If you have a passion for something, the only way you’re going to achieve it is through action.  Whether your passion is becoming the next great baseball player or making mobile apps, unless you take action, you’re never going to get any closer to your goals.  Before making SharePrayer I knew nothing about making mobile apps.  It would’ve been easy for me to use that as an excuse to wait until I’ve taken classes on app development, learned more about the business, etc. to actually take action.  Instead, I dove in head-first and took action, learned from my mistakes, and eventually found success.  The same holds true no matter what your passion is – Albert Pujols didn’t becoming an All-Star baseball player by reading books about how to play baseball.  He became one by taking action everyday and practicing.

Prove your not a robot. Tell us an embarrassing moment from your childhood!
When I was around six, I didn’t really like playing soccer, but my parents would sign me up anyway to make sure I was running around and getting exercise.  I normally did OK, but one game a bunch of my family was there to watch me but I was particularly bored.  I found a big red leaf in the middle of the field that was apparently more exciting than the actual game.  I don’t remember the game too well now, but it turns out my mom was videotaping me, and for around 10 minutes I was standing in the middle of the field walking in a small circle around this big leaf.  Meanwhile, the game is continuing and everyone is running back and forth across the field while I’m still just standing there doing my own thing, walking in a circle around this leaf.  Wasn’t too embarrassing at the time, as I was so fascinated with this leaf and had no idea what was going on around me – but it’s really funny to go back and watch it now.

Thanks for sharing, Thomas! Student leaders rule! Get the app and more info here.

JG



I was a film major in college, which means a few things: I’ve seen a ton of movies, I’m totally pretentious, and I think Orson Wells is a genius. One of the things I studied in film school is the art of a sequel.  Some sequels can stand alone, meaning you don’t need to know anything about the series in order to enjoy it (i.e., The Phantom Menace).  Other sequels are completely dependent on the first film (i.e., The Empire Strikes Back).  Think of this blog as The Empire Strikes Back.  Confrontation is useless unless you first prepare yourself and your heart.  Because of this, make sure you ask yourself the three questions covered in PART ONE.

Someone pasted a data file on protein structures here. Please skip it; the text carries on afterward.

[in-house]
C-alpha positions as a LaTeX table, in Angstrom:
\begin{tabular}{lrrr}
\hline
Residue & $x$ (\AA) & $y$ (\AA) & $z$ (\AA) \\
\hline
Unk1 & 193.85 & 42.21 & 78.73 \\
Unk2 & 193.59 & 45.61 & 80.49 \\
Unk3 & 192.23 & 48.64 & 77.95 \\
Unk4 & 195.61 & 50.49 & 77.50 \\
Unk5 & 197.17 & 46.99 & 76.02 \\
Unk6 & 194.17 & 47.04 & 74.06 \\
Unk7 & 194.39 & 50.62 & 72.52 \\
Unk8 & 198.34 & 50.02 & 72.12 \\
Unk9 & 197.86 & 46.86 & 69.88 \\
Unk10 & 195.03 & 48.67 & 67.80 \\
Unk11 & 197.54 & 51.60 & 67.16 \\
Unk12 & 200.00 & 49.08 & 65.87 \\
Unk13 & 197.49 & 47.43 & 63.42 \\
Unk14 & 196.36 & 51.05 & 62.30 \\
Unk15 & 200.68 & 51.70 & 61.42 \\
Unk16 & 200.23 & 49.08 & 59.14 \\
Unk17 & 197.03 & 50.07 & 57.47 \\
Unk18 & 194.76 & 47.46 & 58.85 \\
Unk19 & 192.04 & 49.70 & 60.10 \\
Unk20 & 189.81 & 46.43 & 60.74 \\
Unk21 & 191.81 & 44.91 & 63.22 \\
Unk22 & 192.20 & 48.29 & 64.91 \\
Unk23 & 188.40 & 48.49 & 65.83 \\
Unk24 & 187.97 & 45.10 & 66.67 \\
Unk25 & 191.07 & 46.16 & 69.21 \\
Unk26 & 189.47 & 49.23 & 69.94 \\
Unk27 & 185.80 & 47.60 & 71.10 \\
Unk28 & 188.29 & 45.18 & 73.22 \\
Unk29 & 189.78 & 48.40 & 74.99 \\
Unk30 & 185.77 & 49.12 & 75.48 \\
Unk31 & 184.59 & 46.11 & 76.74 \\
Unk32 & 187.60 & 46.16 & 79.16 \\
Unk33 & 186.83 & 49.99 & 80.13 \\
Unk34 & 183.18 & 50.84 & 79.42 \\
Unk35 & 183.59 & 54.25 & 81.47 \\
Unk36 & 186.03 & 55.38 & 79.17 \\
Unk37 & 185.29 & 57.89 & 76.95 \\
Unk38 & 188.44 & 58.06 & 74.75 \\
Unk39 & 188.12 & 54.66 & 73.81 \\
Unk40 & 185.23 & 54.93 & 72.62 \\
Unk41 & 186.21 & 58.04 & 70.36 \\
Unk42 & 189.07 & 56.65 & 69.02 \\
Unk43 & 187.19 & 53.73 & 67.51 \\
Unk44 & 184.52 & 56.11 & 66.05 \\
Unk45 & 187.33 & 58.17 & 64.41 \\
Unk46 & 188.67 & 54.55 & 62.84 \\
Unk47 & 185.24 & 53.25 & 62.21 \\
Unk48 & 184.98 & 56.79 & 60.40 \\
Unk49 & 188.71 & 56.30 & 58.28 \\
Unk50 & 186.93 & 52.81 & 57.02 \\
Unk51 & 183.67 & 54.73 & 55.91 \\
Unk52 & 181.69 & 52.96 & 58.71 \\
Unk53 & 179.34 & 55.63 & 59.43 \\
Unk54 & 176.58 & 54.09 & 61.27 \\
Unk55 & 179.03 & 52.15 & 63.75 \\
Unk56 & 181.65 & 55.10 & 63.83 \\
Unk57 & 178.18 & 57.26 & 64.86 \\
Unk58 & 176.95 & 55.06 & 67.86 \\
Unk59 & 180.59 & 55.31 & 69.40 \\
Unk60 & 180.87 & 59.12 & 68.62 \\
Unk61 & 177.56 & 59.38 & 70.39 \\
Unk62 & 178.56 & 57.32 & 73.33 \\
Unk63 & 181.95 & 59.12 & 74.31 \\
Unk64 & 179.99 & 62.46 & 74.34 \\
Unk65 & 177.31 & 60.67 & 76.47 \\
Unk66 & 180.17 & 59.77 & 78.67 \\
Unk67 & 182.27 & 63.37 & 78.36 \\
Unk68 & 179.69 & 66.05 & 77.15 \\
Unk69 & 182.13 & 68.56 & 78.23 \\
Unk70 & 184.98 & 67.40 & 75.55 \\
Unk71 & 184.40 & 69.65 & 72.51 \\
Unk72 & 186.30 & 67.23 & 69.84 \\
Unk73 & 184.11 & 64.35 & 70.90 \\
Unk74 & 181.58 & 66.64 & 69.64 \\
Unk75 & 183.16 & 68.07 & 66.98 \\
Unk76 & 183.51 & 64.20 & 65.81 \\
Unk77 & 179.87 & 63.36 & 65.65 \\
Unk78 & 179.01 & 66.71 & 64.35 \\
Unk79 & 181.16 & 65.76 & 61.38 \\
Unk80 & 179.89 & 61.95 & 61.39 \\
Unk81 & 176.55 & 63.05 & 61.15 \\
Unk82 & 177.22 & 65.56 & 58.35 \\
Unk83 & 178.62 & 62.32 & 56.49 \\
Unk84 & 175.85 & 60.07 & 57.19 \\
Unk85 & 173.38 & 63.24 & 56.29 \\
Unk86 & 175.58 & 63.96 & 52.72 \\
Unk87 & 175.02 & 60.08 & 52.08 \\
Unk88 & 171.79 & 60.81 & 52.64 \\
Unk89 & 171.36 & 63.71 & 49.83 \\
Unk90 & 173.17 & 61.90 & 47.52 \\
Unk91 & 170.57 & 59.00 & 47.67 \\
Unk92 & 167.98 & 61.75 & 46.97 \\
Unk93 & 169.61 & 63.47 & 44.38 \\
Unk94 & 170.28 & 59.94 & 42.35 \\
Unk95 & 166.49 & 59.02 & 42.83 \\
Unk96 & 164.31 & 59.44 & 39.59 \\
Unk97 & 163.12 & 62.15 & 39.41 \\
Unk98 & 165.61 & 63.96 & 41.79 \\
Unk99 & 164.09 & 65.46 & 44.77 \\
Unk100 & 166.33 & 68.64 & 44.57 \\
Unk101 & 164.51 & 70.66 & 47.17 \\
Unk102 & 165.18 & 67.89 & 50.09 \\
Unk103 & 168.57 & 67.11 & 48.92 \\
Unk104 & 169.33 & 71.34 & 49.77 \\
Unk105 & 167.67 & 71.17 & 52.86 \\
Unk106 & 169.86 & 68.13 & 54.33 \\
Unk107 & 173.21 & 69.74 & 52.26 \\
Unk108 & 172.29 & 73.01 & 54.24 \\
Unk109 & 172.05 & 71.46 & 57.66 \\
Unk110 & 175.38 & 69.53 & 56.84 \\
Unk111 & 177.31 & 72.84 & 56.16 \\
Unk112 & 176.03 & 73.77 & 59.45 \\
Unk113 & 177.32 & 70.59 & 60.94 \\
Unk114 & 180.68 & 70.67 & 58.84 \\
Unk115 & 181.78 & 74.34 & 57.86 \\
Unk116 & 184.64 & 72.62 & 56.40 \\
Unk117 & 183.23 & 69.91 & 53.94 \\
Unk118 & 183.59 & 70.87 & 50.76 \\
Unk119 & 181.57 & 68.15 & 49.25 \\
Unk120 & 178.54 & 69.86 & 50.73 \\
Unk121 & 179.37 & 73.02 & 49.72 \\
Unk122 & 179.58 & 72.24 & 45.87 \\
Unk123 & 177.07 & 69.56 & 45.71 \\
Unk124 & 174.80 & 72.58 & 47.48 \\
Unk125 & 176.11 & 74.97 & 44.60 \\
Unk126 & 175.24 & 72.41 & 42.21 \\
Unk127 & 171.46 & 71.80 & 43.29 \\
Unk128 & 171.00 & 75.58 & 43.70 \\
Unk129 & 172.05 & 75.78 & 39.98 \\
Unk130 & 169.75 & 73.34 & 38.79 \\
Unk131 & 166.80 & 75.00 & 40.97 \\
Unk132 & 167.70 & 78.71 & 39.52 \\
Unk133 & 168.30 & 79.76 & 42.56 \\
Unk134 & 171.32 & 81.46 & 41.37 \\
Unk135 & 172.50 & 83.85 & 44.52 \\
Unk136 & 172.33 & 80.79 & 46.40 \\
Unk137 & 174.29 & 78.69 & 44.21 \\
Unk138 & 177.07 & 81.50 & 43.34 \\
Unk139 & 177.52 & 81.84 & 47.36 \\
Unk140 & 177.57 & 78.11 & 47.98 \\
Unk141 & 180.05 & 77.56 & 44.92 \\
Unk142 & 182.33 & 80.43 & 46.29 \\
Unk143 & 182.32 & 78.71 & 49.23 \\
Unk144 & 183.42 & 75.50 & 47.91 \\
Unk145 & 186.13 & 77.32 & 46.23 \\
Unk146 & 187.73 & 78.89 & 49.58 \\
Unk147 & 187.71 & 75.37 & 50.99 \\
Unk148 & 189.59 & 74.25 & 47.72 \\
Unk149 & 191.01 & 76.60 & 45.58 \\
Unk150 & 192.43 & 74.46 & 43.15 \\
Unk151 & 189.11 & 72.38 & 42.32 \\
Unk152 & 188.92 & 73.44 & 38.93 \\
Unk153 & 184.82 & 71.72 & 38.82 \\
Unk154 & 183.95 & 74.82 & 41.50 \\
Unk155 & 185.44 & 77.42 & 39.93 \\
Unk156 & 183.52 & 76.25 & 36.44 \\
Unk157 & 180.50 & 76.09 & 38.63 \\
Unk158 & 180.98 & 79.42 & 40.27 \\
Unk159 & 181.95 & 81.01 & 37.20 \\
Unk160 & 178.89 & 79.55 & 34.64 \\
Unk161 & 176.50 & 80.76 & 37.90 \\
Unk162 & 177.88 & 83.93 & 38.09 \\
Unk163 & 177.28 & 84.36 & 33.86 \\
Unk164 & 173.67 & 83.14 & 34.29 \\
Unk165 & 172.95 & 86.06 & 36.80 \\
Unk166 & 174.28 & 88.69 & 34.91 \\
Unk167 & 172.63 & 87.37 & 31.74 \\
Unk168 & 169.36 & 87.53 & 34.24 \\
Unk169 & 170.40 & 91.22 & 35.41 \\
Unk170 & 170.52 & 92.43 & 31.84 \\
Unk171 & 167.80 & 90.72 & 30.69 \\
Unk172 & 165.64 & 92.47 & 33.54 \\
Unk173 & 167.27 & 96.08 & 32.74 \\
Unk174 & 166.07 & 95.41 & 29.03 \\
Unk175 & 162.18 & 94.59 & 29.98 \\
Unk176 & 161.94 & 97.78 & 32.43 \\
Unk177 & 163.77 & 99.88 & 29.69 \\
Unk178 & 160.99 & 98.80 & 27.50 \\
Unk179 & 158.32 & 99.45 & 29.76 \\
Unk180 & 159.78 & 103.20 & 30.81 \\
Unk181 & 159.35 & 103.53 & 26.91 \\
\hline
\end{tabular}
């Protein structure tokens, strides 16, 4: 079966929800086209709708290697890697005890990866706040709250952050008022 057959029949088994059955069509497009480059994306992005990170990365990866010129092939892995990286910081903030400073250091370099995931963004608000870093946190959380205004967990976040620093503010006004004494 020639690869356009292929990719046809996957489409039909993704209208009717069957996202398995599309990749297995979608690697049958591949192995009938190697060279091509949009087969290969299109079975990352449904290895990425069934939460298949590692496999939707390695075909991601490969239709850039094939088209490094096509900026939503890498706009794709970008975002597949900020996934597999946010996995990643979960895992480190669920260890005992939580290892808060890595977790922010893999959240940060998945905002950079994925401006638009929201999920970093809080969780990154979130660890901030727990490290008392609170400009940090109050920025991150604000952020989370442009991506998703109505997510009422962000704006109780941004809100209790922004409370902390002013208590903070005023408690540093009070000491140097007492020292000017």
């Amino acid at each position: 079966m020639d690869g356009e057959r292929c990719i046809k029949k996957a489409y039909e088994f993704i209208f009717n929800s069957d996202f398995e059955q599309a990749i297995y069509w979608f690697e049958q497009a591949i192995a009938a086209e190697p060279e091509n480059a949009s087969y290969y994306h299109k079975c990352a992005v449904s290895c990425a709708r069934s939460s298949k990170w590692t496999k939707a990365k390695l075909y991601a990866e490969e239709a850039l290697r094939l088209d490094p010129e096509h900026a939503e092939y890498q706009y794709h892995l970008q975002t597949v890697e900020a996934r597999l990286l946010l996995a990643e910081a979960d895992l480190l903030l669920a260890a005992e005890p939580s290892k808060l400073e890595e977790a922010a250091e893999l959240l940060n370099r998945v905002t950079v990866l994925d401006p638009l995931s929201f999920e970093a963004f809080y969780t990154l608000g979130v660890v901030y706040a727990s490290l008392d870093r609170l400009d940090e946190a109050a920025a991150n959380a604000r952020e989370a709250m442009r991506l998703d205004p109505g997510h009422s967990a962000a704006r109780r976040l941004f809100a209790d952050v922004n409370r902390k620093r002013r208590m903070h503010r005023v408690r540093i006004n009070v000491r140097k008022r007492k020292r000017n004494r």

Confrontation can either lead to reconciliation or destruction, and anyone who has ever dealt with conflict knows that there is a thin line that separates the two.  We need to make sure we take every step we can to approach our conflict in a way that honors the Lord, and that starts with discerning the condition of your heart and the purpose of the conversation.  If, after prayer and consideration, you decide that confrontation is the best option, keep these things in mind:

1. Pray.  Prepare yourself for the conversation you are about to walk into.  Pray that the Lord provides you with effective words.  Pray that hearts are humble and ready for what’s to come.  Pray for peace and reconciliation.  Overall, pray that your confrontation will be God-glorifying!

2. Balance truth and love.  I feel like most of us are really good at half of this.  If you’re like me, you are REALLY good at being truthful (maybe too much so).  Unfortunately, we often attack others with our words, making it impossible for others to embrace our “truth.”  Others are great at being loving, but their fear of hurting feelings prevents them from providing helpful criticism.  We need to balance both truth and love if we want our conversation to be fruitful.

3. Be quick to listen, slow to speak.  The purpose of confrontation is to voice your feelings and frustrations and work towards reconciliation.  It is important to keep in mind that the person you are confronting wants to be heard and understood just as much as you do.  Even if you think you’re right or know you’ve done nothing wrong, make sure you allow the other person the opportunity to give their side of the story.  Remember that you are there to seek understanding, not to voice your opinions.

These are just a few ways to make the most of your confrontation.  What would you add to this?

Colton Harker is the Student Leadership Coordinator at Saddleback HSM.  If you have any questions or comments, feel free to contact him at coltonharker@gmail.com or on twitter at @ColtonHarker.

I’m excited to be travelling with our youth group on a mission trip to Costa Rica. The team put together this little prayer guide for the trip – thought it might be a good example of something you may want to do for an upcoming mission trip of your own. Would appreciate your prayers of course, too!

HSM Costa Rica Prayer Guide

Students: Please pray that the Lord will work in their hearts and minds as they learn how to do ministry on the Mission Field. Pray that they will grow in their faith as they minister to others in Costa Rica; that they will have open hearts and open minds to however the Lord might want to use them there. Please pray for good attitudes, energy, peace, and a gentle spirit. Pray for relationships with their peers and leaders. Pray that the students will rely on the Lord to help them know what to say and how to act when they may feel uncomfortable.

Leaders: Please pray that the Lord will guide us as we lead our students. Pray for energy and enthusiasm, wisdom, discernment, strength, peace, and patience. Pray that we would have open hearts and minds to all the ways the Lord will want to use us in the lives of our students and those we’ll be ministering to in Costa Rica. Please pray for our relationships with the students and people of Costa Rica.

The People of Costa Rica: We will be working with a number of people in Costa Rica (Pastors, teenagers, children, etc.). Pray that the Lord will give them open and hearts and minds to the message of Jesus we are bringing to them. Please pray that we would be able to help and love on them in whatever way possible.

Churches: Please pray for the churches we will be partnering with in Costa Rica. Pray that the help we give would be sustainable so that they can continue to grow in health and outreach even after we leave.

Events: Please pray that all will go according to plan, and when it doesn’t, that we would be flexible and ready for anything. Pray that the people of these events would see Jesus working through them and understand His love.

JG